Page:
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Re: "Laowai"
« Reply #39 on: May 01, 2014, 06:12:55 AM »
Either I don't get out enough or I've stopped listening, but I don't hear it that much anymore. I saw this today:

Laowai: the old furriner

Lǎowài 老外 (lit., "old foreign") is a ubiquitous term for a certain type of person from abroad in China, and dictionaries almost invariably gloss it as "foreigner".  Yet the subtleties and nuances of the term seem almost endless, and they can sometimes lead to misunderstandings and hurt feelings.  To try to get a handle on this colloquial expression, I asked a number of laowai who have had long experience in China what they thought of this appellation that they had doubtless been called hundreds of times and some Chinese friends who most likely had had occasion to employ that designation themselves.

...



Interdasting.


"Lao" doesn't mean old in this case. For example, laoshi (teacher), laopo (wife). It's just an expression. There's no discrimination in it. Another example, sometimes you may hear "guilao" (鬼佬). Perhaps you think it's a discrimination. but I don't agree. For example, we call our kids "xiaogui" (小鬼). Again, it's just an expression.

china-matt

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Re: "Laowai"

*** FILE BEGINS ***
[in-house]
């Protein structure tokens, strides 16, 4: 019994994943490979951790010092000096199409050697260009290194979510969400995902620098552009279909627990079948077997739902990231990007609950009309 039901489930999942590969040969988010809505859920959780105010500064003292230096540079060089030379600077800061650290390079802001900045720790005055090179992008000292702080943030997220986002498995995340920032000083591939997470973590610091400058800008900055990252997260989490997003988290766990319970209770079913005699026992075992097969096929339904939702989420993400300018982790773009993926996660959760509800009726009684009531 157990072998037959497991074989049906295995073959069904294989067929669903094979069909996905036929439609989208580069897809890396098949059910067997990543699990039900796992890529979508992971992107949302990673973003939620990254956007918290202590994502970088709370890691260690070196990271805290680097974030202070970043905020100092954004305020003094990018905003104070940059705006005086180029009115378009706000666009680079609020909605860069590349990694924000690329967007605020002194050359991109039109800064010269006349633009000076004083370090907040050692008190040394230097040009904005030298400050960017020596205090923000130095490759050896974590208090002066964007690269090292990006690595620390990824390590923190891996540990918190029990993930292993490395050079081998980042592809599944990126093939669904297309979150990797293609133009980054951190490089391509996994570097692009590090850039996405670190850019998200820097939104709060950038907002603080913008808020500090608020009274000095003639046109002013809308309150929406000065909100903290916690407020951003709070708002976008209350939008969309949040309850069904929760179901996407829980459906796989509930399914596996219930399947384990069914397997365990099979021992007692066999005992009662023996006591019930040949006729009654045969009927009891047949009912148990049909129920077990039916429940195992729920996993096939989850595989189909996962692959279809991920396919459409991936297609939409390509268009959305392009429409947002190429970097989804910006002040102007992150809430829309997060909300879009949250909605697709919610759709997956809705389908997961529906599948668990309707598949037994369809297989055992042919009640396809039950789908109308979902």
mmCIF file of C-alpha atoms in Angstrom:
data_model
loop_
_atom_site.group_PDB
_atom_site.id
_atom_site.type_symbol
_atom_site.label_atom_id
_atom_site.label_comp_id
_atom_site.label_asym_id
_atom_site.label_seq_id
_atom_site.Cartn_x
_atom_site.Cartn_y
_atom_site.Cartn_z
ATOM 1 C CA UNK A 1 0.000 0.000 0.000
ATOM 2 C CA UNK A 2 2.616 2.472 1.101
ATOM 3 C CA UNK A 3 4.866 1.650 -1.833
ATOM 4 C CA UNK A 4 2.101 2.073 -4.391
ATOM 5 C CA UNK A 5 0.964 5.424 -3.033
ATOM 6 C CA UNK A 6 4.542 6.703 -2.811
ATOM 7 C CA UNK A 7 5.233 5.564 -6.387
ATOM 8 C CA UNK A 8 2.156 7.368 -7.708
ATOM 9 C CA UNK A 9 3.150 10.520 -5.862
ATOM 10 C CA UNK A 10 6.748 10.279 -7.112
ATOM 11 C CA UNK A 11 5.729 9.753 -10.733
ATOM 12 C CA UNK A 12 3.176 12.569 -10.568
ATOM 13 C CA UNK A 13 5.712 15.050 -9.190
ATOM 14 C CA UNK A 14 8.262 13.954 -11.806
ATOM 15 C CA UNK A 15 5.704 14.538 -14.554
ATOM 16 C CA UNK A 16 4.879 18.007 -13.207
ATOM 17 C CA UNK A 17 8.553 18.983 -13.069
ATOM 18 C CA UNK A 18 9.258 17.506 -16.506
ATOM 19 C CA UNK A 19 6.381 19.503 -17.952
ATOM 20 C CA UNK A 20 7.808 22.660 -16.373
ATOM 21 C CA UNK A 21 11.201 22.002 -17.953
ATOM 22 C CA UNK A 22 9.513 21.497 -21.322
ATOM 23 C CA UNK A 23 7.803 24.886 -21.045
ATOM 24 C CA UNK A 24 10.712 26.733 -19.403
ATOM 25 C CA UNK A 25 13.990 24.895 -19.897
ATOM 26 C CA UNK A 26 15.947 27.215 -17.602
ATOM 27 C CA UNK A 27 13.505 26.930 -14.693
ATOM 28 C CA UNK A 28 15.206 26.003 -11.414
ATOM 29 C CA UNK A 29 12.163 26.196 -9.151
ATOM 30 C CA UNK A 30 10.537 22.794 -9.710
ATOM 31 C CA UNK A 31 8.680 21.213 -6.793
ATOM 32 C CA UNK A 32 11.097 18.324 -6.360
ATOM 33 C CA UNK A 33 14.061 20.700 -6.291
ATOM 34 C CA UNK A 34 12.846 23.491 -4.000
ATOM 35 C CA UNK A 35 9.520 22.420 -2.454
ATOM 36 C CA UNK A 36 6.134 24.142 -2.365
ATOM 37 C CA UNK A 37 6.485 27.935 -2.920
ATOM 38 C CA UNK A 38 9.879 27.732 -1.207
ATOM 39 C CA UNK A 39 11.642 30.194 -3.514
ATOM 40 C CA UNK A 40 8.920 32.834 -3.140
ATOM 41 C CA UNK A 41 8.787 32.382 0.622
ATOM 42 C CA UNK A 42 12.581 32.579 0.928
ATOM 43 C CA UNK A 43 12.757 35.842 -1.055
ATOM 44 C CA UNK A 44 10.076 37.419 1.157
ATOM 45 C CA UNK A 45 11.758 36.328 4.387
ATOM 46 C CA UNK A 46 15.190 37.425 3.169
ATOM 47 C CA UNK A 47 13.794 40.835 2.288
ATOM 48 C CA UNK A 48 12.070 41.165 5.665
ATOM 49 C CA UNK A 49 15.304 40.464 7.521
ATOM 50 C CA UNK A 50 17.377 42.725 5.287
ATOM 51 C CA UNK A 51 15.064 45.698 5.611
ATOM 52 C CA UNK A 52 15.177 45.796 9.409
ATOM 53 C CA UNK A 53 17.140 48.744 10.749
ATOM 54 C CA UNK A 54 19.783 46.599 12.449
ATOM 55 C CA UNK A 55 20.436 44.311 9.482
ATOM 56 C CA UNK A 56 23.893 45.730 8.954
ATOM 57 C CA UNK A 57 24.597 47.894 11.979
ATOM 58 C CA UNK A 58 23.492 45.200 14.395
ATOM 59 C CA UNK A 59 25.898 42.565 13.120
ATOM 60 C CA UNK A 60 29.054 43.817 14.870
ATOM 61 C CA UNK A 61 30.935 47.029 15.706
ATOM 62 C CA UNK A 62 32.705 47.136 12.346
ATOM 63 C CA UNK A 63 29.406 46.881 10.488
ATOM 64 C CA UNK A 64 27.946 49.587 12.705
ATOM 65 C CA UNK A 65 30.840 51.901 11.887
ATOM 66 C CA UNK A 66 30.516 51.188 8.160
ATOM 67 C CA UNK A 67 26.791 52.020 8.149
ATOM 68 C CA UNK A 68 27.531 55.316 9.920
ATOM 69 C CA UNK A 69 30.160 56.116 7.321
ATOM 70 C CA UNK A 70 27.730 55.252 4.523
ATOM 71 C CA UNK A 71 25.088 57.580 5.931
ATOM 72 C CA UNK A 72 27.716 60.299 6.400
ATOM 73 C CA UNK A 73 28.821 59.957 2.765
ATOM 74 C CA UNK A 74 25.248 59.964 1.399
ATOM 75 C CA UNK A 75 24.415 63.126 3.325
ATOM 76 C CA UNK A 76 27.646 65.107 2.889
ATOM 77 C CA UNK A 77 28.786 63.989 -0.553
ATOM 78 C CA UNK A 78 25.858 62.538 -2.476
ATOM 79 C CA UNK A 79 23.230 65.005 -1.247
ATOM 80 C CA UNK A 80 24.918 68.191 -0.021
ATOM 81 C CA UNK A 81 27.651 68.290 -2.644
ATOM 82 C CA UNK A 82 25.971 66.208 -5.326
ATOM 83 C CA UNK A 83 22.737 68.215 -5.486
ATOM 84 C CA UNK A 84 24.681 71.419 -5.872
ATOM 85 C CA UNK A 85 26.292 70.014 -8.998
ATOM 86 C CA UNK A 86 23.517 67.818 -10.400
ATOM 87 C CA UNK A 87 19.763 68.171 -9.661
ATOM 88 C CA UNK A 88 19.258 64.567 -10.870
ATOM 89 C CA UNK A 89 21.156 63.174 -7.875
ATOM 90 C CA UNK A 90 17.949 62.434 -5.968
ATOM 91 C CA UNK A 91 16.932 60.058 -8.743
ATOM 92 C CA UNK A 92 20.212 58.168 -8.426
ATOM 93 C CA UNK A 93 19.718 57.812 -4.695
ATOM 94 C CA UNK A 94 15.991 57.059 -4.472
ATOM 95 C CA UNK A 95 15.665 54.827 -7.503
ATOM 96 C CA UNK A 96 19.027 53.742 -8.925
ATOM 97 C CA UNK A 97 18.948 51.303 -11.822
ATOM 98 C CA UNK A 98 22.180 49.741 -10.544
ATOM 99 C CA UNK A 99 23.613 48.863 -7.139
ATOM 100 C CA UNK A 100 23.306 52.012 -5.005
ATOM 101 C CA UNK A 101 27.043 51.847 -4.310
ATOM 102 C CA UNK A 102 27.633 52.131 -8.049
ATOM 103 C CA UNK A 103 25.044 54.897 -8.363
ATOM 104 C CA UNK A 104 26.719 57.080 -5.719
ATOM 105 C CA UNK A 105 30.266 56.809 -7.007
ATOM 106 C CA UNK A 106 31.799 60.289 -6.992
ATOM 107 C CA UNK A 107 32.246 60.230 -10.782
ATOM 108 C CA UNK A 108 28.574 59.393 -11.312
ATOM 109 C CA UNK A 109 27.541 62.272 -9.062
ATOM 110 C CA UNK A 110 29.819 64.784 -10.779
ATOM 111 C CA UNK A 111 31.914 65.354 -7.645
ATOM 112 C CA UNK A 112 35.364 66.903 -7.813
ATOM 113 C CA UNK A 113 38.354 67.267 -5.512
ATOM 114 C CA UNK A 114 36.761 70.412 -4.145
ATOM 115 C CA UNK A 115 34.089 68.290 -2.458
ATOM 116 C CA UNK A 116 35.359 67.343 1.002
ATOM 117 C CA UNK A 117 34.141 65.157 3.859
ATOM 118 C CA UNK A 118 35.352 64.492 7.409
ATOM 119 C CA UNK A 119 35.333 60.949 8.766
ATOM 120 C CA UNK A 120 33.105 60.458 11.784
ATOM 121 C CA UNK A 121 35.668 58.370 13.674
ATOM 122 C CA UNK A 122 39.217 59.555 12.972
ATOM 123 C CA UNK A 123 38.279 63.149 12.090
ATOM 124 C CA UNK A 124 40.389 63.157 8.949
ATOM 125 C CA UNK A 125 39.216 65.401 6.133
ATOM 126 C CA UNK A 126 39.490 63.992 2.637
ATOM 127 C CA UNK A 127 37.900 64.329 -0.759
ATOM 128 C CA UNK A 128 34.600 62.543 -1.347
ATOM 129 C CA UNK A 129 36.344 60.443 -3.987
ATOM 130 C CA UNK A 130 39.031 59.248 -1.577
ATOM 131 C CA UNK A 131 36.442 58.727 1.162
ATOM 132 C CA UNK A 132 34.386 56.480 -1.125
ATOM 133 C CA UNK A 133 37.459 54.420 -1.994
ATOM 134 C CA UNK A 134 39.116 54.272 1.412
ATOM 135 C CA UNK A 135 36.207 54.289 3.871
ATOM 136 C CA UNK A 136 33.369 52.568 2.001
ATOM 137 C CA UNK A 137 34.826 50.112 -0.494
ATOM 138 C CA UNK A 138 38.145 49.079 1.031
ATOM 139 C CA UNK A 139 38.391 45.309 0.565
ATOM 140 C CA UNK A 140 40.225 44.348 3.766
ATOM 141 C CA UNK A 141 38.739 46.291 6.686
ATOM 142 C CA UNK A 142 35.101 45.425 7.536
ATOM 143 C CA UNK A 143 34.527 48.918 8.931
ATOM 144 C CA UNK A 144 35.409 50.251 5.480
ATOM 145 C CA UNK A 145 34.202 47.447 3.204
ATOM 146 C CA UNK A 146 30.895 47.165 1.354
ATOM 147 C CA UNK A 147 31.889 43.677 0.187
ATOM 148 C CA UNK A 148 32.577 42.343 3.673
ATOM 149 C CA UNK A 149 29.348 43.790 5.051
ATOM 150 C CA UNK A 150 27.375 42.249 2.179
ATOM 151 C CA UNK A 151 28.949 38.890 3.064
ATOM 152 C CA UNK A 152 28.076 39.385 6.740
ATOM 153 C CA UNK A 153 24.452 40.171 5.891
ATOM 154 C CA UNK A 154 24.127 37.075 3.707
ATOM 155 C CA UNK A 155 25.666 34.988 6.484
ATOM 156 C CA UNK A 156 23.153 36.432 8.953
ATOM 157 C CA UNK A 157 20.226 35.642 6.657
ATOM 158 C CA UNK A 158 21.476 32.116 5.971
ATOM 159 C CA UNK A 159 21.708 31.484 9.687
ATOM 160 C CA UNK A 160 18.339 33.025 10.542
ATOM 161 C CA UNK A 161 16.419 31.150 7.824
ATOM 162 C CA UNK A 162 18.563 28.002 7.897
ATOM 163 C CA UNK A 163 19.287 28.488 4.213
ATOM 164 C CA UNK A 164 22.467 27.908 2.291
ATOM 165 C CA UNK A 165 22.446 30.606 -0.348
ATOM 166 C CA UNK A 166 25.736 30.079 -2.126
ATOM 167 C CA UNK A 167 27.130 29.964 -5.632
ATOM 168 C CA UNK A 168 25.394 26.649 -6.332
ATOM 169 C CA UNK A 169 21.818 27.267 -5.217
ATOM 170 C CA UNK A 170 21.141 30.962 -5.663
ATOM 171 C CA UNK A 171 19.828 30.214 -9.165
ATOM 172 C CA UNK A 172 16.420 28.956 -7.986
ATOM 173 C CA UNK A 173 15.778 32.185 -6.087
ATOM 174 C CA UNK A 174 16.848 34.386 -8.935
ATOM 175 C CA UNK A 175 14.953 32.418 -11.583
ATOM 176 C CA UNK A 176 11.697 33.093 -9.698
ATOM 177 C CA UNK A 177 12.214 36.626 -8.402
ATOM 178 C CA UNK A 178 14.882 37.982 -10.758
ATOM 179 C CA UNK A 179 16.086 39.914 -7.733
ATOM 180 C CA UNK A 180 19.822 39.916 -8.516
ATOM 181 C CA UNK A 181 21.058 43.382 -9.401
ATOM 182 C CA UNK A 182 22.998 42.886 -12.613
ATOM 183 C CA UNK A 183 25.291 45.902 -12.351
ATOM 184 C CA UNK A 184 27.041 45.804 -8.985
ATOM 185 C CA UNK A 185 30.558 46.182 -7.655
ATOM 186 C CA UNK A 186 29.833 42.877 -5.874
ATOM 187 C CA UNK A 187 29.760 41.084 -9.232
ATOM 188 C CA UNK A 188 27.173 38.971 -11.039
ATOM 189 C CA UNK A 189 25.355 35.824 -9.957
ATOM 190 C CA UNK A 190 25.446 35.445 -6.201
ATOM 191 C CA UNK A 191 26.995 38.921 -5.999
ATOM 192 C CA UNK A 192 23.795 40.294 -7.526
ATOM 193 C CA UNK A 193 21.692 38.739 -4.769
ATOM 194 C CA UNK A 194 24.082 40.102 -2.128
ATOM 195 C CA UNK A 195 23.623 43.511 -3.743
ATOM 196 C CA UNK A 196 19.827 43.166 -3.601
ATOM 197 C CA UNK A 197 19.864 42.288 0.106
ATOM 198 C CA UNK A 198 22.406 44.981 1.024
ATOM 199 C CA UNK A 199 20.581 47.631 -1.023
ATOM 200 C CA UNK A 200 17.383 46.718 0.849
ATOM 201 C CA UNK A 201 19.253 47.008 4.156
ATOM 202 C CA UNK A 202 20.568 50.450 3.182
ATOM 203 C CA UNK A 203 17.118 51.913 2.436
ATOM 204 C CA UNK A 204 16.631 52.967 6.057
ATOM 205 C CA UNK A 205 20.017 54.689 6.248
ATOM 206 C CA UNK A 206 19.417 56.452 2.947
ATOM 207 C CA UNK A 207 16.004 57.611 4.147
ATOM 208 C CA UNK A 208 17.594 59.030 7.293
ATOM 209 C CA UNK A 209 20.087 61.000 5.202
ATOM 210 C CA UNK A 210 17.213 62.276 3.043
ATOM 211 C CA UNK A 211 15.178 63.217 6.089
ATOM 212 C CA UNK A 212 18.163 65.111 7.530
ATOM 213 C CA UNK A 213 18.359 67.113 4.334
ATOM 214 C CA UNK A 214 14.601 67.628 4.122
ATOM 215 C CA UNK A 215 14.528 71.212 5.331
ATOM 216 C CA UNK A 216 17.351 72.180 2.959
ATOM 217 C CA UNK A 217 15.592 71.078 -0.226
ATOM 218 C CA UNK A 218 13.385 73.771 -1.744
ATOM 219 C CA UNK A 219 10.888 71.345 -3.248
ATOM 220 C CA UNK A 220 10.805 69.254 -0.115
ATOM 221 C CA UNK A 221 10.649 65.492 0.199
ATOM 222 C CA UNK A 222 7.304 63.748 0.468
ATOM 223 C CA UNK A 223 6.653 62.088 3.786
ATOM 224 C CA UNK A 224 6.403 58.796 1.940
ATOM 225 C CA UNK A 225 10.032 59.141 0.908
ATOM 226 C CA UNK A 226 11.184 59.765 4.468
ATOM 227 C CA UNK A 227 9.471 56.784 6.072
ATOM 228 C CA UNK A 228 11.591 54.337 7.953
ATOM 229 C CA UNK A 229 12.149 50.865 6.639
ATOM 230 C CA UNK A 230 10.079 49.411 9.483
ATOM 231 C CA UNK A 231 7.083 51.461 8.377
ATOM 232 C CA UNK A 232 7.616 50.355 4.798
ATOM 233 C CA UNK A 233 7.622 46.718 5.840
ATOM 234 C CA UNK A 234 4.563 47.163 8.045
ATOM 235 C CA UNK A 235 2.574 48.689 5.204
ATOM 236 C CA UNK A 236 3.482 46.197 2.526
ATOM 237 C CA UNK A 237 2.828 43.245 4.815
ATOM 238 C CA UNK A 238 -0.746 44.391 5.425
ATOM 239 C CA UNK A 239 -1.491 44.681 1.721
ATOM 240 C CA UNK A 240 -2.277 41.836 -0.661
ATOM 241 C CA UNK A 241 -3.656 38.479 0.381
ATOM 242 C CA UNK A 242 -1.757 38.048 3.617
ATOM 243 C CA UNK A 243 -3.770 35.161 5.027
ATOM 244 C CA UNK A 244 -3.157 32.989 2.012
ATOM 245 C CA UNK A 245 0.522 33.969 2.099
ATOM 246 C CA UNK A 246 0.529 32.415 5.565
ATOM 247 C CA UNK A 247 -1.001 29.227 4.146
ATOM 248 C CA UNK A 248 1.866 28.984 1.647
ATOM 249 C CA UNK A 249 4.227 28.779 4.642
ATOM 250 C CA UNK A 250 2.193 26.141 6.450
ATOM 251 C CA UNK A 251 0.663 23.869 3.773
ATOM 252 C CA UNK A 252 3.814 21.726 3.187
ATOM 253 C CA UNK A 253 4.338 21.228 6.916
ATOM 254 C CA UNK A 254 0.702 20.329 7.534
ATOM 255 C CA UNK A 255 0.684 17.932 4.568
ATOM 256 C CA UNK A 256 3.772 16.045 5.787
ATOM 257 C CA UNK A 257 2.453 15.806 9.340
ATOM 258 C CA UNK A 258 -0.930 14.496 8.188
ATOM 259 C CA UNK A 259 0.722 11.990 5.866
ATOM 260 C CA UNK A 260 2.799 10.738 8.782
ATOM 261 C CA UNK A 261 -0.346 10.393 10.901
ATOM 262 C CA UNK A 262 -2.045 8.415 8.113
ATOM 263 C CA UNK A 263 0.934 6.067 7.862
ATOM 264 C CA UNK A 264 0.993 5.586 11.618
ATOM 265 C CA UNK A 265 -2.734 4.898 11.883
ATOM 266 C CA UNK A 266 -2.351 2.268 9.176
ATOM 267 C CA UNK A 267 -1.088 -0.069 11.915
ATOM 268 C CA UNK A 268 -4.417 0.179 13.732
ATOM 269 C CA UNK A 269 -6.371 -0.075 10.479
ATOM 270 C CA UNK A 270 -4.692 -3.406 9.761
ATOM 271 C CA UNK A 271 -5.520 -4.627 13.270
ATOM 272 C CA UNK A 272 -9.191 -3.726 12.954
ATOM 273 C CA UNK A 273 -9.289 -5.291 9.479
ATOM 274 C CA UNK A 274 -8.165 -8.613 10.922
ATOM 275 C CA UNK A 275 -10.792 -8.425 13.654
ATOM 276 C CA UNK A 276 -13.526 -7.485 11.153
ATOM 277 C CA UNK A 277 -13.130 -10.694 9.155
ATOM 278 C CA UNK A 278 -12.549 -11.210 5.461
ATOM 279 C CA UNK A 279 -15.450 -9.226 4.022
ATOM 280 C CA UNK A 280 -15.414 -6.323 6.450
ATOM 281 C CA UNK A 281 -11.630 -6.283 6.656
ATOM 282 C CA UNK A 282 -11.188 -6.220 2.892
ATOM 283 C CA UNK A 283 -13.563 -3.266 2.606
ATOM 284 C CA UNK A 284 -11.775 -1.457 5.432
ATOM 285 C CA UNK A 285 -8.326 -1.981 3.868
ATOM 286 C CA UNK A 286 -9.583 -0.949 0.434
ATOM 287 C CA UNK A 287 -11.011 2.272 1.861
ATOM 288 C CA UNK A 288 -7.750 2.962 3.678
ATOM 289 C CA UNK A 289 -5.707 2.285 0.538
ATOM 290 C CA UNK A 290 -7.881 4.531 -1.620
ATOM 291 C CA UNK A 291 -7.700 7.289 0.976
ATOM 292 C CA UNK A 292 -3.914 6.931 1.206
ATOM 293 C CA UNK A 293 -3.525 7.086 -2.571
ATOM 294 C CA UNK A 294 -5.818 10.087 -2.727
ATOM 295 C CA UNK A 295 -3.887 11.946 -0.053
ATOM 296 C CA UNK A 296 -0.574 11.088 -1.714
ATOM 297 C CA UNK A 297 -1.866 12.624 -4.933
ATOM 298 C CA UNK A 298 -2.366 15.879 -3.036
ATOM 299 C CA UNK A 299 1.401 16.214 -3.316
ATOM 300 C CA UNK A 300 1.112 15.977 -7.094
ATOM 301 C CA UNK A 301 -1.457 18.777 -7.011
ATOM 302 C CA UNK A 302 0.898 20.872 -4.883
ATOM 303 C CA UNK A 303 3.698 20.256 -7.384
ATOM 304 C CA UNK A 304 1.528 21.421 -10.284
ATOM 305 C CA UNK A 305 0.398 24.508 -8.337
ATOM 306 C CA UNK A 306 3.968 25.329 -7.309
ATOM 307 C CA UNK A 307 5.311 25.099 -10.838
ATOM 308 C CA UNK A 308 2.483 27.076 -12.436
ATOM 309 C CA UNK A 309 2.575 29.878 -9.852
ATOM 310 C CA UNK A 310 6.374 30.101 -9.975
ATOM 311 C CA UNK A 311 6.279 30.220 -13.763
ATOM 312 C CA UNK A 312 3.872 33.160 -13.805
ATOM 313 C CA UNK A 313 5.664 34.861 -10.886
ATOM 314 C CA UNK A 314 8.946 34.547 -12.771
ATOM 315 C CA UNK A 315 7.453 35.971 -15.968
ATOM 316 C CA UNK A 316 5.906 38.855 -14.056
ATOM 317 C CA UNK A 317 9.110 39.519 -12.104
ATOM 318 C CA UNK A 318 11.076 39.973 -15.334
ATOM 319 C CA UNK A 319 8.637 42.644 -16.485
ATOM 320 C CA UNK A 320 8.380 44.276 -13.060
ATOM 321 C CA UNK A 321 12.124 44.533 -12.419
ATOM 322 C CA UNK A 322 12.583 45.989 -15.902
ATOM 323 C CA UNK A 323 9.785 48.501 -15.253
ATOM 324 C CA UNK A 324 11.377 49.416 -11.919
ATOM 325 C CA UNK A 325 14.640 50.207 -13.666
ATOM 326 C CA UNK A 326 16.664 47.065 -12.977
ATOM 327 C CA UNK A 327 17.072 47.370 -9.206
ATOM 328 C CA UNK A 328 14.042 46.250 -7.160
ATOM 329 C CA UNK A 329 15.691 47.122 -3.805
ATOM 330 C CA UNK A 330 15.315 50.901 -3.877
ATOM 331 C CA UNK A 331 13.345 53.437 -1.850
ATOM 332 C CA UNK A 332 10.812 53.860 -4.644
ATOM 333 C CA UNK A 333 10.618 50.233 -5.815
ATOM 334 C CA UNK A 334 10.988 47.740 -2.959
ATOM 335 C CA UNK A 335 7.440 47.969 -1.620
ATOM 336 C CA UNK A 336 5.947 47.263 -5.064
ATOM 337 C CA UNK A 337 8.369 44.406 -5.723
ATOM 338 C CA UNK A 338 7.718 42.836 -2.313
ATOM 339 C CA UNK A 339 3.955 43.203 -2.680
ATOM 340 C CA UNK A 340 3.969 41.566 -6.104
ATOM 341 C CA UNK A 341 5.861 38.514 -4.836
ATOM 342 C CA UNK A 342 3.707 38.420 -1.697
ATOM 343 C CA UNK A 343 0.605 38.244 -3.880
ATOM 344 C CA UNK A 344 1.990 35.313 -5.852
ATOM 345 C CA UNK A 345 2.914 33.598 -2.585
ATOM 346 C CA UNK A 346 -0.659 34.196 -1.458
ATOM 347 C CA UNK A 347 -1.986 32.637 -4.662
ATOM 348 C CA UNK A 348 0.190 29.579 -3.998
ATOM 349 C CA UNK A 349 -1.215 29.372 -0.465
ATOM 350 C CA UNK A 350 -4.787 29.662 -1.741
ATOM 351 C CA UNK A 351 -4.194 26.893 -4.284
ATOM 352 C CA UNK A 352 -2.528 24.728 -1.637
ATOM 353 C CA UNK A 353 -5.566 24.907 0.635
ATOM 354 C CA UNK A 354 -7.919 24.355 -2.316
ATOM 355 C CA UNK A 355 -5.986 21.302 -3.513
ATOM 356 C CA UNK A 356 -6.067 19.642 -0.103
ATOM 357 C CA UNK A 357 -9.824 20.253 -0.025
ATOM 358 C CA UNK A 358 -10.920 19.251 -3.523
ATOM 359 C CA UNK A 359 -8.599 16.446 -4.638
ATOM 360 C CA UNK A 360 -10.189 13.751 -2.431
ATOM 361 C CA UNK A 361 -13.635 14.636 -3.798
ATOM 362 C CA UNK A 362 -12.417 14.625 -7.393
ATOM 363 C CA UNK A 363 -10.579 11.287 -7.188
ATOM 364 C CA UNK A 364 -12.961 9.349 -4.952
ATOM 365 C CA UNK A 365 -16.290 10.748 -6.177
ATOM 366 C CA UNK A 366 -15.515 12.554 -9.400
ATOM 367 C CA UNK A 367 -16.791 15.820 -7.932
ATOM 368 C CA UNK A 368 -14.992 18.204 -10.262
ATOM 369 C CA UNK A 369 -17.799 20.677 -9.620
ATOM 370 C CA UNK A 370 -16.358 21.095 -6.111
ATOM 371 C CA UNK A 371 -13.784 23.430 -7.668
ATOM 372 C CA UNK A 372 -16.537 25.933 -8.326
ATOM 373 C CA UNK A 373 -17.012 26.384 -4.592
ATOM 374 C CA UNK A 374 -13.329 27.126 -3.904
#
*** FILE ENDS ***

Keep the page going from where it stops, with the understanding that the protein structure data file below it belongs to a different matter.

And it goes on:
« Reply #40 on: May 02, 2014, 07:57:22 AM »
I sometimes hear "waiguoren" in Taiwan, usually from staff at restaurants in the context of "hey, did you get that waiguoren's order?"

Back when I lived in Shenzhen, if a child said "waiguoren" or "laowai" I'd respond in Chinese "Where?" Sometimes I'd casually say, "I'm not a waiguoren, I'm a zhongguoren." One time a kid's grandmother overheard this, yelled at the kid, "Didn't you hear him, he's Chinese." She then turned to me and started laughing. But for the most part, when migrant workers or restaurant staff would say "laowai" it was meant to be condescending or derogatory.
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babala

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Re: "Laowai"
« Reply #41 on: May 03, 2014, 02:58:14 PM »
I have to say I'm not at all fussed about getting called Laowai. I guess I just got used to it.

Here's my technique to stop a starer. I blow them a big kiss. They usually will run away in embarrassment afafafafaf
Kids, you tried your best and you failed miserably. The lesson is, never try. Homer Simpson

latefordinner

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Re: "Laowai"
« Reply #42 on: May 04, 2014, 03:11:41 AM »
I'd like to try that, but don't think my wife would like it

babala

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Re: "Laowai"
« Reply #43 on: May 04, 2014, 05:09:32 AM »
I bet she would think it was funny if you did it to a man ahahahahah
Kids, you tried your best and you failed miserably. The lesson is, never try. Homer Simpson

latefordinner

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Re: "Laowai"
« Reply #44 on: May 04, 2014, 02:33:44 PM »
maybe I will, just to get a reaction